The South Pole-Aitken Basin is the most prominent feature of the far side. Centered at 54° south latitiude and 169° west longitude, its rim extends from 15° south latitude (just south of the Korolev Basin) to beyond the South Pole of the Moon, at 80°south latitude, over on the near side. The crater Aitken is not especially notable in itself; it simply happens to be near the n rim of the basin, opposite the South Pole (also near the rim), o and so both Aitken and the pole are convenient references. ^ Because this enormous basin extends to and beyond the ■£ South Pole, the coverage of the entire South Polar Region is o included in this chapter.
0 ^ First Lunar Orbiter and then Apollo photography revealed r parts of the mountainous rim of the South Pole-Aitken de Basin. Because the basin is so large, it can only be seen in w part in individual photos. Several analysts contributed to the o description of this basin and the USGS mapped it as a definite jji feature in 1978. At the Clementine postmission press confer-|- ence in 1994, Gene Shoemaker enthusiastically presented the Lidar data that confirmed its remarkable size and depth.
Figure 8.1 shows an elevation map centered on the South Pole-Aitken Basin. Note that it is an elliptical basin, indicating that the impactor had a low angle of approach. Its major axis is tilted about 10° toward the west from the north. Mul-tispectral data from Clementine revealed an asymmetrical distribution of heavy elements that suggests that the impac-tor arrived from the south (Garrrick-Bethell, 2004).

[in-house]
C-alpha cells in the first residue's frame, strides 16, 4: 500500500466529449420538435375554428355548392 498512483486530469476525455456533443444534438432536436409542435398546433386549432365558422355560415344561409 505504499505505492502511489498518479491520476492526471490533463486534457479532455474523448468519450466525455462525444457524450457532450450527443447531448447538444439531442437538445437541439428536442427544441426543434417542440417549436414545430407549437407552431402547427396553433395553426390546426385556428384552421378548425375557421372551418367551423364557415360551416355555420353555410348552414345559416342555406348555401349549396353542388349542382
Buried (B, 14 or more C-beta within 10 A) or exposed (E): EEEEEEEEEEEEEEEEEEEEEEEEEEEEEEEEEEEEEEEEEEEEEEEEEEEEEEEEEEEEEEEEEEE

The area of greatest long-range slope on the Moon extends from the deepest part of the Apollo Basin to the mound of Near Side Megabasin ejecta, surmounted by the rim of the Korolev basin. The impact of the South Pole-Aitken Basin into this region of deep, light, porous ejecta may help explain its extraordinary depth, which was even greater before it underwent isostatic compensation.
The South Pole-Aitken Basin is darkened by mare basalt in the floors of the deeper craters and basins within its depression. The South Pole-Aitken Basin was formed early in the pre-Nectarian Period. The incursion by mare basalt was completed in the Late Imbrian Period, which allowed time for the maria here to be extensively overlain with rays and ejecta from craters and basins outside of the region.
Clementine's near-polar orbit was aligned in such a way that the sun was always nearly in the plane of the orbit, so that brightness variations due to topography were essentially lacking near the equator, although there were strong shadows near the poles.
Figure 8.3 shows the South Polar Region, part of which is within the cavity of the South Pole-Aitken Basin. The floors of the deep craters very near the South Pole are always in shadow, which makes them the coldest places on the Moon. The Prospector spacecraft's instruments detected hydrogen in those craters but could not determine whether the hydrogen is frozen or adsorbed or has combined with oxygen to form water ice. Both hydrogen and water arrive on the Moon, the hydrogen in the solar wind and the water from comets, and so many think that both forms may be held in the cold-traps of the polar craters.
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